From the Editors

A ‘stateless person’ is someone who is not recognised as a national by any state. They therefore have no nationality or citizenship (terms used interchangeably in this issue) and are unprotected by national legislation, leaving them vulnerable in ways that most of us never have to consider.

The possible consequences of statelessness are profound and touch on all aspects of life. It may not be possible to work legally, own property or open a bank account. Stateless people may be easy prey for exploitation as cheap labour. They are often not permitted to attend school or university, may be prohibited from getting married and may not be able to register births and deaths. Stateless people can neither vote nor access the national justice system.

As we are reminded by Mark Manly and Santhosh Persaud in their article in this issue, statelessness often means that leading a life like others in society is just not possible. Lacking access to the rights, services and legal documentation available to citizens, the world’s stateless populations face unique challenges and require specialised responses from the international refugee regime as well as specific instruments for their protection.

We are grateful to Brad Blitz, Julia Harrington, Indira Goris, Sebastian Kohn, Mark Manly and Santhosh Persaud for their advice and support. We would also like to thank those agencies who generously provided funding for this particular issue: the US Department of State, Bureau of Population, Refugees, and Migration (PRM); the Open Society Justice Initiative; the European Union; the Statelessness
Unit of UNHCR’s Division of International Protection Services; and UNHCR’s Africa Bureau.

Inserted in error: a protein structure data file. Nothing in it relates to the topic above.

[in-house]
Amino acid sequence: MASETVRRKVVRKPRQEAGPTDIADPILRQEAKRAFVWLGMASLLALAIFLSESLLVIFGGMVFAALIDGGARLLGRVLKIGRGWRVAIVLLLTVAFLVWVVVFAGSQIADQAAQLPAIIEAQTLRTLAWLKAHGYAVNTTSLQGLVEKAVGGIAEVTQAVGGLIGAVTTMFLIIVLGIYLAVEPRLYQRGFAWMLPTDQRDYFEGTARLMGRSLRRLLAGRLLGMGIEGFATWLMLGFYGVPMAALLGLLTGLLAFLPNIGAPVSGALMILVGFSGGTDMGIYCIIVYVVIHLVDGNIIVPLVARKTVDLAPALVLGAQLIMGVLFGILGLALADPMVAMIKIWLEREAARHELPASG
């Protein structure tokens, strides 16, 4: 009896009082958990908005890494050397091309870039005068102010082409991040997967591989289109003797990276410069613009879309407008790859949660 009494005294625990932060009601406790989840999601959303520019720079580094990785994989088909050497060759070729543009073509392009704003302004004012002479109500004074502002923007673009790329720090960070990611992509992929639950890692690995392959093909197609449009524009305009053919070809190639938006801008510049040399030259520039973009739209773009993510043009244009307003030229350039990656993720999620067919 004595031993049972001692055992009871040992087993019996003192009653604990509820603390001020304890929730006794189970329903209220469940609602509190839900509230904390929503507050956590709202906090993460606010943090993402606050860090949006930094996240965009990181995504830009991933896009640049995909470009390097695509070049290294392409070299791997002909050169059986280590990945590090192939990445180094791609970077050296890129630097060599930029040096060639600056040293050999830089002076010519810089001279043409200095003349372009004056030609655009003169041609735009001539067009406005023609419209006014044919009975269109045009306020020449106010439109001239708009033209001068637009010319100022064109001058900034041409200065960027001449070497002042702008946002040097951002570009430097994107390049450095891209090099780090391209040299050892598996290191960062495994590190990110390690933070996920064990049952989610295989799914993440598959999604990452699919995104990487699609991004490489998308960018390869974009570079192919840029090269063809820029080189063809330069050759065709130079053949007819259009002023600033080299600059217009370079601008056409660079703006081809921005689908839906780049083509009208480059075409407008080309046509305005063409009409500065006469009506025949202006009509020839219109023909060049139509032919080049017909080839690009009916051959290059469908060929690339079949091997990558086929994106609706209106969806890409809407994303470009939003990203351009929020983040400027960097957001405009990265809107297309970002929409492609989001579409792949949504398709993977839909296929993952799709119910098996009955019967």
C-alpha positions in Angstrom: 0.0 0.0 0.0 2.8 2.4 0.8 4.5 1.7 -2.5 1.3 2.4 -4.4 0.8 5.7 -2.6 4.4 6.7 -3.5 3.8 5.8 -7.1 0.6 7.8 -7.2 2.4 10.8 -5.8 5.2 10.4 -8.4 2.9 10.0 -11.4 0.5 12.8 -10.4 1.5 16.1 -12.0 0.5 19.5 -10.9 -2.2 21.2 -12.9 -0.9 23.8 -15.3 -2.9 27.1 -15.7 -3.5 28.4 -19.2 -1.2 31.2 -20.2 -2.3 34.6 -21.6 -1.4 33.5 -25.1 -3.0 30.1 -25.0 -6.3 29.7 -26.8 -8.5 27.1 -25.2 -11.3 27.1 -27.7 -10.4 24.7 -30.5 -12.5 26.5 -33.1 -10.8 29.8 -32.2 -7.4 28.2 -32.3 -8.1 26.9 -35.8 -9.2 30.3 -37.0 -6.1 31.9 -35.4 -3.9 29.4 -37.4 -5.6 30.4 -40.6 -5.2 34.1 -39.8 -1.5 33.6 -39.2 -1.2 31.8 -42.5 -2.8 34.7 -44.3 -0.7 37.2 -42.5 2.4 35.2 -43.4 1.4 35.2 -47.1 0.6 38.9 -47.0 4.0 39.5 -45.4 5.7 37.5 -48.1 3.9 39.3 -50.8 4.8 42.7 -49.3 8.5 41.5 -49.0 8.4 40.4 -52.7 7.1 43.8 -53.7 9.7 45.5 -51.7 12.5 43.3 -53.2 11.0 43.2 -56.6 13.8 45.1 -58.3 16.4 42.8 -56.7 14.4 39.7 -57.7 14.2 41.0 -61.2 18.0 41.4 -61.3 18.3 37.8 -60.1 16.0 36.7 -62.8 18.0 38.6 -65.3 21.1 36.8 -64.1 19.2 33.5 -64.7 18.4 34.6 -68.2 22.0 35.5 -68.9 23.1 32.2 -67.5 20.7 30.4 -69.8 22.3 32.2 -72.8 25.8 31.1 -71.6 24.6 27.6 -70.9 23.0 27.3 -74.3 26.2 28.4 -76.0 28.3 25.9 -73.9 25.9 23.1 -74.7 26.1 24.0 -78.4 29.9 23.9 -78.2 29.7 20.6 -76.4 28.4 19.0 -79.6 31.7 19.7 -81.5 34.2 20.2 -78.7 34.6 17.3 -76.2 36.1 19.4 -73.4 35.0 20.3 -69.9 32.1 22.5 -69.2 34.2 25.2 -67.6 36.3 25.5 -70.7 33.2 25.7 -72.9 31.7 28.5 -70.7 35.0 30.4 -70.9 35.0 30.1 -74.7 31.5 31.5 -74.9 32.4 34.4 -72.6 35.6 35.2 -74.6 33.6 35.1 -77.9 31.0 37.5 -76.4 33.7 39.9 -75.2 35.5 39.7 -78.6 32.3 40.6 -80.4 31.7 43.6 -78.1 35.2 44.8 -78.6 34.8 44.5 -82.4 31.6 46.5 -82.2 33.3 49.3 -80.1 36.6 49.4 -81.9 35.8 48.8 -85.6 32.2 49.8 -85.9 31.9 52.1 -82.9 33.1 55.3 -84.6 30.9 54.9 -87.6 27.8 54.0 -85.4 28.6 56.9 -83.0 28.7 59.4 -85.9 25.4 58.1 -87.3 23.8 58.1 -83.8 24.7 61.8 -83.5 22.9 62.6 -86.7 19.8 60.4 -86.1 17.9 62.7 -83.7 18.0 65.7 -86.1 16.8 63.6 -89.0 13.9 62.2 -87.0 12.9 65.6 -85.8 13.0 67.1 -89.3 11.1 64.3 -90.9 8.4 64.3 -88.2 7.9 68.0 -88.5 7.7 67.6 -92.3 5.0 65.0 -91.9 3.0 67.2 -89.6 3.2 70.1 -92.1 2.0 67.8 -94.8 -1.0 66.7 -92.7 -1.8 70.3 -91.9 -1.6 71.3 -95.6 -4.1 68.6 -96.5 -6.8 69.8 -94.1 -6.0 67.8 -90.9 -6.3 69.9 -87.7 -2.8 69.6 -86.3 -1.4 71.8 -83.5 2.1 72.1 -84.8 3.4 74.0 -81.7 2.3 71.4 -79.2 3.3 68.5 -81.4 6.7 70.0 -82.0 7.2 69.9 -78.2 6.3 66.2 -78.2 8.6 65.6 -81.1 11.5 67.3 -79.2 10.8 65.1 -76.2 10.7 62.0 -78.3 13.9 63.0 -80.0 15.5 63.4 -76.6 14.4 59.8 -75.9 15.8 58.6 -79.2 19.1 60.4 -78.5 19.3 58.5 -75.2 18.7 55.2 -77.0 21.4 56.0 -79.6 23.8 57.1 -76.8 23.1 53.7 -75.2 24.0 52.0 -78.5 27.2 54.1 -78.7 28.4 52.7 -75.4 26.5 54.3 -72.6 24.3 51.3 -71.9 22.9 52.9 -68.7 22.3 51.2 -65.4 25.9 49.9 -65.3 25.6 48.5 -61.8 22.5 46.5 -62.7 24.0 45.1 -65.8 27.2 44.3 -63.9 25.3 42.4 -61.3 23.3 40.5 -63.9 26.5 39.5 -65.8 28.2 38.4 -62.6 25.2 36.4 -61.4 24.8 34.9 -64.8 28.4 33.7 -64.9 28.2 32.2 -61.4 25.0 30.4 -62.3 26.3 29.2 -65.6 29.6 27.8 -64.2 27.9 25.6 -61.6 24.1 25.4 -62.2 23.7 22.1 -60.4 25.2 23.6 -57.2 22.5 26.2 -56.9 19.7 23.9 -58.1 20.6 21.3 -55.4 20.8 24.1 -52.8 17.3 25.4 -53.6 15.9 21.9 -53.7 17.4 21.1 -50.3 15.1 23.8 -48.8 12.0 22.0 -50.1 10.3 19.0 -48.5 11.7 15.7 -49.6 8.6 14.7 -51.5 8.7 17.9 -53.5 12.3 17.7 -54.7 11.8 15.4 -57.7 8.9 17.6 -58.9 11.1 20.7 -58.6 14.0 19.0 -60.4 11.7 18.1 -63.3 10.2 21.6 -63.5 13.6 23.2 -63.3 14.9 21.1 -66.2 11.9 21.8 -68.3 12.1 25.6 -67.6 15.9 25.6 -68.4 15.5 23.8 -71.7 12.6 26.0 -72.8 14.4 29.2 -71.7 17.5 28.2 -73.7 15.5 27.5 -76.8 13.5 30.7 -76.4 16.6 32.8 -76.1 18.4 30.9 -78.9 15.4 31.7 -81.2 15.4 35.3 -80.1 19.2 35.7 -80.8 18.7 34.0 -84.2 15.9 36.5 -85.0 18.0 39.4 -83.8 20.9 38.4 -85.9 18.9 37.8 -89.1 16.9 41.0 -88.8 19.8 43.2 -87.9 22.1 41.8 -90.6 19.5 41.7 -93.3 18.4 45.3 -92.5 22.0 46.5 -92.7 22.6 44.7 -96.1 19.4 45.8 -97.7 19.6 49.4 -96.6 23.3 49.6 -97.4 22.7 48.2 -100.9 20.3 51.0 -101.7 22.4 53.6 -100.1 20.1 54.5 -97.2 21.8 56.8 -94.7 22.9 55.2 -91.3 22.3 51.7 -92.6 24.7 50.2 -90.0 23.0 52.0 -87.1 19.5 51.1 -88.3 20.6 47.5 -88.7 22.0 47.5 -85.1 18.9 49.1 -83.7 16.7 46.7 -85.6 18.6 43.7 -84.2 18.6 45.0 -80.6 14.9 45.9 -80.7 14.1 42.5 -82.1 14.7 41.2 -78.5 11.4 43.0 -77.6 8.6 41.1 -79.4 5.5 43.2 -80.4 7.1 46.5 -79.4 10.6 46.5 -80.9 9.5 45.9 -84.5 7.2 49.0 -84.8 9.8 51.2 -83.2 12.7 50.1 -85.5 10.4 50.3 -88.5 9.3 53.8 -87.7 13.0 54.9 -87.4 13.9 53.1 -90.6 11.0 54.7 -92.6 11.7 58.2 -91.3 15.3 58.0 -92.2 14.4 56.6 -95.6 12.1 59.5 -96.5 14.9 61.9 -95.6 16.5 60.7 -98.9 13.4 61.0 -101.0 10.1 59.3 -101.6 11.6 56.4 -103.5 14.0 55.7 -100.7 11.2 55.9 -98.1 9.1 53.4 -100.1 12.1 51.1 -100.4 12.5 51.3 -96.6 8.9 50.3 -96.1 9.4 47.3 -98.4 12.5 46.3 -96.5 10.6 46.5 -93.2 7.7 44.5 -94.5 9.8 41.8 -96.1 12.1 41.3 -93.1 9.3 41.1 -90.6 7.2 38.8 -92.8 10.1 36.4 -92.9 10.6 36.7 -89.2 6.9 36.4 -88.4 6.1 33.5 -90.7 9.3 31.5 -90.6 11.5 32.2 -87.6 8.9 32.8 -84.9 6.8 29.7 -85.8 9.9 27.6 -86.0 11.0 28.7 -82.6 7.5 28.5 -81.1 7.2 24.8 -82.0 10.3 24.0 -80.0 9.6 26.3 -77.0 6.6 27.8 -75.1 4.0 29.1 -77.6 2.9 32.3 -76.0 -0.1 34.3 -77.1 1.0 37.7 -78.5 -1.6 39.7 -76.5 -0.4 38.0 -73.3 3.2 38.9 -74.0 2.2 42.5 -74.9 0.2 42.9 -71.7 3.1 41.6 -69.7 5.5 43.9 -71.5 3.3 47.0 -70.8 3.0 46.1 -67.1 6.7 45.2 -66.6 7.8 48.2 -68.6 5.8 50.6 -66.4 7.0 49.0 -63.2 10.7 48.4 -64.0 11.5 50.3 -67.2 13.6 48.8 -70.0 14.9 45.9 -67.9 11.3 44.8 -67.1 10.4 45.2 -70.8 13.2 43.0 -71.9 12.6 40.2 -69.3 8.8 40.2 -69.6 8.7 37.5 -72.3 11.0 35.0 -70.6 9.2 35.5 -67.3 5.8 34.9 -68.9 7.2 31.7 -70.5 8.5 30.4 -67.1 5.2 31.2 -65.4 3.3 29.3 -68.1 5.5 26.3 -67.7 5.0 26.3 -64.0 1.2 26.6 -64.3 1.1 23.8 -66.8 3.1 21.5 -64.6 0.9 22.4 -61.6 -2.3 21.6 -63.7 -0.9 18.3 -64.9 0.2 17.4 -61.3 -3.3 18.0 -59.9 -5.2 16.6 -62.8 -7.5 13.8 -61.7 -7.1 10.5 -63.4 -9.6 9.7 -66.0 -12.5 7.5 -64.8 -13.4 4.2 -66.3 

Reader Survey: Our thanks to those of you who completed our Reader Survey and gave us your endorsement and your ideas. A summary report is on page 74 and a fuller report is online.

FMR websites: The FMR websites are now fully searchable and all articles in the issues to date will shortly be indexed by country and theme.

Our mailing list: We need to ensure that our mailing list is as up to date as possible. If your contact details have changed recently, or if you expect them to change in the near future, please would you email us ( with the details. This will save possible wastage of FMR funds on postage.  

With best wishes.

Marion Couldrey & Maurice Herson


Forthcoming issues

  • FMR 33, due out in July 2009, will focus on protracted displacement situations.
  • FMR 34 (November 2009) will focus on urban displacement. The call for articles is at Deadline for submission of articles is 20 July (please note extended deadline).
  • FMR 35 (March 2010) will focus on disability and displacement.

See for details.


Opinions in FMR do not necessarily reflect the views of the Editors, the Refugee Studies Centre or the University of Oxford.
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